I’m one of our resident Exercise Physiologists, and also an accredited Strength and Conditioning Coach, Personal Trainer and Level 1 Weightlifting Instructor. Outside of the gym, I tend to go in search of good food and great coffee. And yes, Dan’s Shoulder Stretch is mine.
I haven’t had a rant in ages – so for all the newbies reading don’t be alarmed. They’re a periodic feature of my blogs!
Firstly, a pull up is a pull up, not a frog having a seizure. The exercise is there to train the arms and back. Using your legs DOES NOT put the emphasis on the arms where it needs to be. It achieves nothing. If you can’t get that many reps, that’s ok. Accept where you’re at, and make a continued effort to improve. Don’t bullshit your way through it. At the end of the day, the only person you’re limiting is yourself.
A wallball is not a push press. Full depth is required every time. If you can’t do any more reps, then you need to rest, or you’re doing too much. Same goes for squats. We don’t want half a quad developed, or a quarter of a glute. AS MUCH RANGE AS SAFELY POSSIBLE is crucial to your continued improvement. You cannot compare between sessions if one was done with full depth and the other with a few half reps because you got tired.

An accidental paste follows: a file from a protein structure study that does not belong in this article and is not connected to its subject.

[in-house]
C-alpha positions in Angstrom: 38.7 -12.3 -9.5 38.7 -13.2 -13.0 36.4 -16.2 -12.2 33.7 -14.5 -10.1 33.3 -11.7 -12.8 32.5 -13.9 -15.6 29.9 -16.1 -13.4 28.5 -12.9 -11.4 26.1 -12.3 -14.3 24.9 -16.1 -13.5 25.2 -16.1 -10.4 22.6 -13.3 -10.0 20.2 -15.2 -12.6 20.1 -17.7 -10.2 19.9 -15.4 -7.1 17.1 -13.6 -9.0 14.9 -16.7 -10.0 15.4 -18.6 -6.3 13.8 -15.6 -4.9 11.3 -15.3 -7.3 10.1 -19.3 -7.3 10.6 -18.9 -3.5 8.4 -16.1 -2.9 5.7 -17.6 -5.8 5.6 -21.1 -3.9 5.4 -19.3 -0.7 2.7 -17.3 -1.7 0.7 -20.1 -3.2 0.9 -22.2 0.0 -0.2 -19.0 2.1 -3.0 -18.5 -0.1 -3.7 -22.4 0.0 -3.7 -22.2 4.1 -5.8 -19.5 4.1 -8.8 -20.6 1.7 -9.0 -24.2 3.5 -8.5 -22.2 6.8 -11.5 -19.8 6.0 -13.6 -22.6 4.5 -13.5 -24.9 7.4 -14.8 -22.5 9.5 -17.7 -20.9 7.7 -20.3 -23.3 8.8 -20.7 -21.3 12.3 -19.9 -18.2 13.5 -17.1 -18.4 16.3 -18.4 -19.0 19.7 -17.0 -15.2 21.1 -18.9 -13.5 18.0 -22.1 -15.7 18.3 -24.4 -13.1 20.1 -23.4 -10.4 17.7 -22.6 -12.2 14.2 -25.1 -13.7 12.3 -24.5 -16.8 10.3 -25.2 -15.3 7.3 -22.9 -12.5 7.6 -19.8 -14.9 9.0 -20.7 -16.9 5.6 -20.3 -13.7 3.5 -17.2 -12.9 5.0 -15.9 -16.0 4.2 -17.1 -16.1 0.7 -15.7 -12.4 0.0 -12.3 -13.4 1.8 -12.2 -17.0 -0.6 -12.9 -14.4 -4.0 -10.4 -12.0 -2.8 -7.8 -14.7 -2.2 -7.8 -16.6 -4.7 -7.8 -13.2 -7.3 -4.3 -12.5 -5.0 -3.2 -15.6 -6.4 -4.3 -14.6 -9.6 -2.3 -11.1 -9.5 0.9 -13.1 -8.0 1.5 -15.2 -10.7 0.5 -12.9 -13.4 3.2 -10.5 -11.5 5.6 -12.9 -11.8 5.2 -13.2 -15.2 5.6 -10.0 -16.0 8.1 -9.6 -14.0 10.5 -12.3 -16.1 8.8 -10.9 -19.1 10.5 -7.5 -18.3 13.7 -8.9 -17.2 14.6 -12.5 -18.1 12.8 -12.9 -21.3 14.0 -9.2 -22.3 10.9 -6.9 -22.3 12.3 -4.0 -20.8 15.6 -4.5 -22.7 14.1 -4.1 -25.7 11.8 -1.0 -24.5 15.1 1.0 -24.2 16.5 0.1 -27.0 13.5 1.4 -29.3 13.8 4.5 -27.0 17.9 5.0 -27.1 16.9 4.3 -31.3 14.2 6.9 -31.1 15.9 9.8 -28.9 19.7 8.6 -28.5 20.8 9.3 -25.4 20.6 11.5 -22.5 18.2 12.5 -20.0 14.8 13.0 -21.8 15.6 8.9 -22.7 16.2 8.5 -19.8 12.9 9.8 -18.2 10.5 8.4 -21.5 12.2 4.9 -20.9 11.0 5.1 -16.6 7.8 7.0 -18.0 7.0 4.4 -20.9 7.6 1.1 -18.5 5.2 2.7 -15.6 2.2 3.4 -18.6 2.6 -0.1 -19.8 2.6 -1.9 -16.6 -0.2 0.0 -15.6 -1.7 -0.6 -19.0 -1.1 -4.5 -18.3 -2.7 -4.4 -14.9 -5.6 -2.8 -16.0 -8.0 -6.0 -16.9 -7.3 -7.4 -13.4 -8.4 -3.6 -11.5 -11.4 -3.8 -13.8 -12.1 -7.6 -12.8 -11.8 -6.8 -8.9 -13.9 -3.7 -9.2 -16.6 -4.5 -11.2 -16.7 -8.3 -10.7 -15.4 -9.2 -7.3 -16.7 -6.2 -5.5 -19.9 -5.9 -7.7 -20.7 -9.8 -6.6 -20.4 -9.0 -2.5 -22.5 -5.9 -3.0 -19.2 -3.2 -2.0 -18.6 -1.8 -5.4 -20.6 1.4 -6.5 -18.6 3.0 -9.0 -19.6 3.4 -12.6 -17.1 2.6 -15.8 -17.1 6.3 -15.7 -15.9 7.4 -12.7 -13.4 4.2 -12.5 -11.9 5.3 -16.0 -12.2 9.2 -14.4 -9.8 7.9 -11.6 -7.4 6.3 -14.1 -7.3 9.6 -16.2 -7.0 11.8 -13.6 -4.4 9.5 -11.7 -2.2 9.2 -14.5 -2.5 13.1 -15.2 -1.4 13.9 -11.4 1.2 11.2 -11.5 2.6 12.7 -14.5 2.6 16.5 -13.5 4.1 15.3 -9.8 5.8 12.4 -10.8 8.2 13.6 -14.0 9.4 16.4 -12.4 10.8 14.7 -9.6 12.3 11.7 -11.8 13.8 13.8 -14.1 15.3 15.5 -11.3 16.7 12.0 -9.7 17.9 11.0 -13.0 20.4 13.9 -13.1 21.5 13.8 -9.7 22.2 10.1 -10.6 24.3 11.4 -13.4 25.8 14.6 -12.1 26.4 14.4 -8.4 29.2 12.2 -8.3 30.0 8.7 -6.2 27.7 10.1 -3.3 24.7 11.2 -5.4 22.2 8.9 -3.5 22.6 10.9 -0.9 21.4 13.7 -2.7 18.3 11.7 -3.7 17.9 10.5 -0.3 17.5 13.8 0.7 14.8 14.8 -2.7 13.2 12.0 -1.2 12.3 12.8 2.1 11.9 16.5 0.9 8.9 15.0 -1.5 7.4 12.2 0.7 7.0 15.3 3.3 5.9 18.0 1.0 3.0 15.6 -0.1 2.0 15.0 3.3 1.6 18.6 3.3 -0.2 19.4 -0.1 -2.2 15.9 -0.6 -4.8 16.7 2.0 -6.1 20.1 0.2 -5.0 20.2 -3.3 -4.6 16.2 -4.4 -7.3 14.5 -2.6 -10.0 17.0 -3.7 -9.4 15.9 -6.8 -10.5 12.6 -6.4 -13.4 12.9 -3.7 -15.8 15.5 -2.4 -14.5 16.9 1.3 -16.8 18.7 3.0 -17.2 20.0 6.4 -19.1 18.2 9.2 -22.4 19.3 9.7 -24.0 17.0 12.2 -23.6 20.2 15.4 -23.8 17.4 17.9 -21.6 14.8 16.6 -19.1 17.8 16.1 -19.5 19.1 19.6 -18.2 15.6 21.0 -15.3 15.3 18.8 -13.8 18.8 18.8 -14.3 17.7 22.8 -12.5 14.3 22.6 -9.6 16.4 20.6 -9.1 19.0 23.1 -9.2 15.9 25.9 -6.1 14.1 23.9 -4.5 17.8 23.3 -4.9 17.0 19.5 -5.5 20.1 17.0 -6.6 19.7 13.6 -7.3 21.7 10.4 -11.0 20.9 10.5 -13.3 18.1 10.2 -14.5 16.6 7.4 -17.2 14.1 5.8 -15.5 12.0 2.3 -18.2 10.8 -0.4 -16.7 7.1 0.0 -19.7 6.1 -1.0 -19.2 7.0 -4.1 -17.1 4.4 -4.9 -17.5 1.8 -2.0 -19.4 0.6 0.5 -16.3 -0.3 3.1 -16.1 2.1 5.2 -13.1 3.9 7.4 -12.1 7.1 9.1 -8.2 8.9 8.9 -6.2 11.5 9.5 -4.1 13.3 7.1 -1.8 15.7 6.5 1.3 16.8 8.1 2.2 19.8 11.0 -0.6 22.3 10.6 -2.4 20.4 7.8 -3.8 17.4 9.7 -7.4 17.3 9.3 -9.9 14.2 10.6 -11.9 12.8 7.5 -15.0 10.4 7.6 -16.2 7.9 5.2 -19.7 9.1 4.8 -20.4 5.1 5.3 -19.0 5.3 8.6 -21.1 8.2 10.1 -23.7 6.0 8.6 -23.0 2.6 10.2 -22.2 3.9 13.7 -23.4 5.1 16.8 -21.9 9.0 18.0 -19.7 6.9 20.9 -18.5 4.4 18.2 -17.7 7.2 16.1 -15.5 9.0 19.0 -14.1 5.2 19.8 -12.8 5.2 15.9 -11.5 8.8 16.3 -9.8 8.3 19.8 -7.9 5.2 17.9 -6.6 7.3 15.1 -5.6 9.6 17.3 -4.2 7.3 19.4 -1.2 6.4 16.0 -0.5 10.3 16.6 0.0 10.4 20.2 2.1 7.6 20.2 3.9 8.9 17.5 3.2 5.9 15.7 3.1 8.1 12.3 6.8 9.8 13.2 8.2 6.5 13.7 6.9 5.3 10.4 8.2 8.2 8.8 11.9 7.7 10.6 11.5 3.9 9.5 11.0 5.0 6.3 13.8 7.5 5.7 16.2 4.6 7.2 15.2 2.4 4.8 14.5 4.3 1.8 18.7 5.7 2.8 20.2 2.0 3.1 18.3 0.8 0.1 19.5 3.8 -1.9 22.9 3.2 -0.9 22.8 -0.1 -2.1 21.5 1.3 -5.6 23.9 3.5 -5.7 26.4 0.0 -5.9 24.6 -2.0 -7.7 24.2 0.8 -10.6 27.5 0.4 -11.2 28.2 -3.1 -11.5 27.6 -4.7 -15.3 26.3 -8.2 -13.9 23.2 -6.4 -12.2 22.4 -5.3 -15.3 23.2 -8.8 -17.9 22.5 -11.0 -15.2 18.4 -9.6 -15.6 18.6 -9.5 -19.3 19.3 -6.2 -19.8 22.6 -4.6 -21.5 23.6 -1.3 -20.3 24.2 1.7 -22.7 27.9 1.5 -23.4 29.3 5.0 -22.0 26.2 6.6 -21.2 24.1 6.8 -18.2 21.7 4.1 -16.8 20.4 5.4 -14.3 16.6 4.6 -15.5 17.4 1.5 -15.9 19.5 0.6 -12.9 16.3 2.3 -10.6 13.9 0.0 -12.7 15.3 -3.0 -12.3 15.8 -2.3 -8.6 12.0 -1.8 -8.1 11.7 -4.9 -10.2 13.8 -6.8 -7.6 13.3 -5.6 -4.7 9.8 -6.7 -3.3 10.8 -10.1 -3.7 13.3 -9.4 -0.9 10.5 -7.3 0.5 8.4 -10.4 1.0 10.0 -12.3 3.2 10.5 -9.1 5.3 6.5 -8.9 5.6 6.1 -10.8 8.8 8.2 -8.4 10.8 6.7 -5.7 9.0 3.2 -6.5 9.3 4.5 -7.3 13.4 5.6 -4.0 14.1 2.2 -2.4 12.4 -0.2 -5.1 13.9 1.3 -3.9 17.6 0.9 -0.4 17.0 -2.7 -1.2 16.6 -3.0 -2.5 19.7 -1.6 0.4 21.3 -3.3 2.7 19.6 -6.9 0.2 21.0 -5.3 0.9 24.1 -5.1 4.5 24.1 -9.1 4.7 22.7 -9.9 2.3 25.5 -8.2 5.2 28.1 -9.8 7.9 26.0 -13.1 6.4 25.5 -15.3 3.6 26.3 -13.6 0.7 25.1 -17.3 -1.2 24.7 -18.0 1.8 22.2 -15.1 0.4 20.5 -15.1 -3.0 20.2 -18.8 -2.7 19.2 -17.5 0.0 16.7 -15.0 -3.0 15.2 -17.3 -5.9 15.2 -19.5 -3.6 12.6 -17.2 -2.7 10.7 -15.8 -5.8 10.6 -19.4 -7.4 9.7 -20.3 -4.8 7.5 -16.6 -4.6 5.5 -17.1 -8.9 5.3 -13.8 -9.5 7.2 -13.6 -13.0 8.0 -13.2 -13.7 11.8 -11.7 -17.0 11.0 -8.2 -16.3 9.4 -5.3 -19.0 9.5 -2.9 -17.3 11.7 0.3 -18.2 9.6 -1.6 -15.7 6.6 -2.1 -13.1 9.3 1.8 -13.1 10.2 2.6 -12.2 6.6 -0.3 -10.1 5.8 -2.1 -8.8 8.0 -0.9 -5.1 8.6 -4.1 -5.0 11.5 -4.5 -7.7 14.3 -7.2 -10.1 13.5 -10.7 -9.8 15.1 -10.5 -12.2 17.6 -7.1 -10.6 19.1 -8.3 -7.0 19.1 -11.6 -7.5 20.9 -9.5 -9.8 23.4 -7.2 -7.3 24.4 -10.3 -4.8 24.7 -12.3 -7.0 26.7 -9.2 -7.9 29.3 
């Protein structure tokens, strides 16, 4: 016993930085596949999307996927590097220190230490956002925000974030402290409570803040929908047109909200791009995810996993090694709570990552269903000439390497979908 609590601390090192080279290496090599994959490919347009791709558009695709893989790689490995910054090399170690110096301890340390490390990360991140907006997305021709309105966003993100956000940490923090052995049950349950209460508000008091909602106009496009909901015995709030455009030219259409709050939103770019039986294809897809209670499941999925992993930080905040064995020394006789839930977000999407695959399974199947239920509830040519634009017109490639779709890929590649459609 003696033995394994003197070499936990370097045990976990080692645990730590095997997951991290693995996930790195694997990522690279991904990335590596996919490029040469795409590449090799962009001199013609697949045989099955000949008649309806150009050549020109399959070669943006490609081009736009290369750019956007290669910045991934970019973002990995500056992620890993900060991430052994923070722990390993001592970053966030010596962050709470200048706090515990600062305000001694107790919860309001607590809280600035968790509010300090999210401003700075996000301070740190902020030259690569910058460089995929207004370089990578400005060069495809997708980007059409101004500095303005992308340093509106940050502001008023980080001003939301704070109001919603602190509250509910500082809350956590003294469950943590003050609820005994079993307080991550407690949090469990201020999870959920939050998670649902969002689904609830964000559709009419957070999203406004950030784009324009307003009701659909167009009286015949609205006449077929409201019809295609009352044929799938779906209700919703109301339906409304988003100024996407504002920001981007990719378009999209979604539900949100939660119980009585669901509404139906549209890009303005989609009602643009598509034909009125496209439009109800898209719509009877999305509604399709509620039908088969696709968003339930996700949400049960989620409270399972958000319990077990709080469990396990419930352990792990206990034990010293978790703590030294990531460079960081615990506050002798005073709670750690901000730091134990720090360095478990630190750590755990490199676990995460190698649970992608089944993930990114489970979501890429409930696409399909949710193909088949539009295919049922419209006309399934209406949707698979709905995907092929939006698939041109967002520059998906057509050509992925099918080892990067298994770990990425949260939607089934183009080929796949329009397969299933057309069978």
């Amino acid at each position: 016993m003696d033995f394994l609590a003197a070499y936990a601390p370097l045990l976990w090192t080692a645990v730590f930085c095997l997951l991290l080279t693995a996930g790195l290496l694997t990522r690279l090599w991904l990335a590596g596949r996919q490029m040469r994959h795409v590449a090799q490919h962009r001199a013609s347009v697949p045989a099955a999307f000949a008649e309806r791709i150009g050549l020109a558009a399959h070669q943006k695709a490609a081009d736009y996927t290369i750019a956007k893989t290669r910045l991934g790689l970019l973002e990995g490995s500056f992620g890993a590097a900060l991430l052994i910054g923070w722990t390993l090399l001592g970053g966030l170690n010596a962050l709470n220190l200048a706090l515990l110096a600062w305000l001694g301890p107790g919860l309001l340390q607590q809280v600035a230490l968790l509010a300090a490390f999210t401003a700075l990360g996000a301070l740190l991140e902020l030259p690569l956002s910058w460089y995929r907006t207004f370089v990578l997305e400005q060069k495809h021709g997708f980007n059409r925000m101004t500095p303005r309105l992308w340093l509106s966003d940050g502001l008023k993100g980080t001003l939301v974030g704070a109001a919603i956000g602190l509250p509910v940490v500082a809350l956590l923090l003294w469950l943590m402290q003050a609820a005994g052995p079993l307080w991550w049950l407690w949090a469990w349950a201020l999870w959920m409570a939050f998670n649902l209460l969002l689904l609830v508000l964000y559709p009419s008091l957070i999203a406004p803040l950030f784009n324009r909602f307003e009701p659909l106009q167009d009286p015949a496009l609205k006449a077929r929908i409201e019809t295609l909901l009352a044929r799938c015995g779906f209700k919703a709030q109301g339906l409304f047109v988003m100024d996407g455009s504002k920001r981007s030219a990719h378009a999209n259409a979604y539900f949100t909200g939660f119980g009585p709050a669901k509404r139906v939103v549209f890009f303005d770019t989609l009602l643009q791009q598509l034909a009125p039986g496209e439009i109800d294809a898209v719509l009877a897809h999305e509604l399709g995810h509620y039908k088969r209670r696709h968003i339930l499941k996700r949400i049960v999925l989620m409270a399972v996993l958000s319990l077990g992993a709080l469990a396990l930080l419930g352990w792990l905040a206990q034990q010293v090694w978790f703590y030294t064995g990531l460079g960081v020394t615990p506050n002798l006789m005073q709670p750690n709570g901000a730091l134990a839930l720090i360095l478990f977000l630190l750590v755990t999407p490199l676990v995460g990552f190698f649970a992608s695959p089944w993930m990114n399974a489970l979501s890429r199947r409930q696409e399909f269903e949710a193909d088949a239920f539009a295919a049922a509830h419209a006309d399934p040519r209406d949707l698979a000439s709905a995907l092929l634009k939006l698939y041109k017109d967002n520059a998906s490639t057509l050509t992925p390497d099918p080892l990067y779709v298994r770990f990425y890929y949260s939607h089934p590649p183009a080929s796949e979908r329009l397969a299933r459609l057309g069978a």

When a workout says “for time,” it’s FOR TIME. The goal is to go as fast as you can, and gradually improve as you get fitter, not skimp on it and cut corners because you couldn’t be bothered or because you were hungover (that’s not an excuse for anything.)
And don’t be that person who only puts on a good show when the trainer is watching. Going through the motions just for the sake of it doesn’t help anyone. Train honest and go home satisfied!
The Actual Take Away Points
Make your reps count. They have a purpose, and only good form reps will allow you to improve.
Accept that progress can be slow (painfully slow at times), but good quality reps will make the journey shorter.
Exercises carry over to other exercises best when done with great form (I can attest to this – sloppy reps get you nowhere!).
Make the muscles that you want to improve ACTUALLY do the work. Perfect practice makes perfect performance.
Honest work will give you a deep sense of satisfaction. You can leave the gym happy!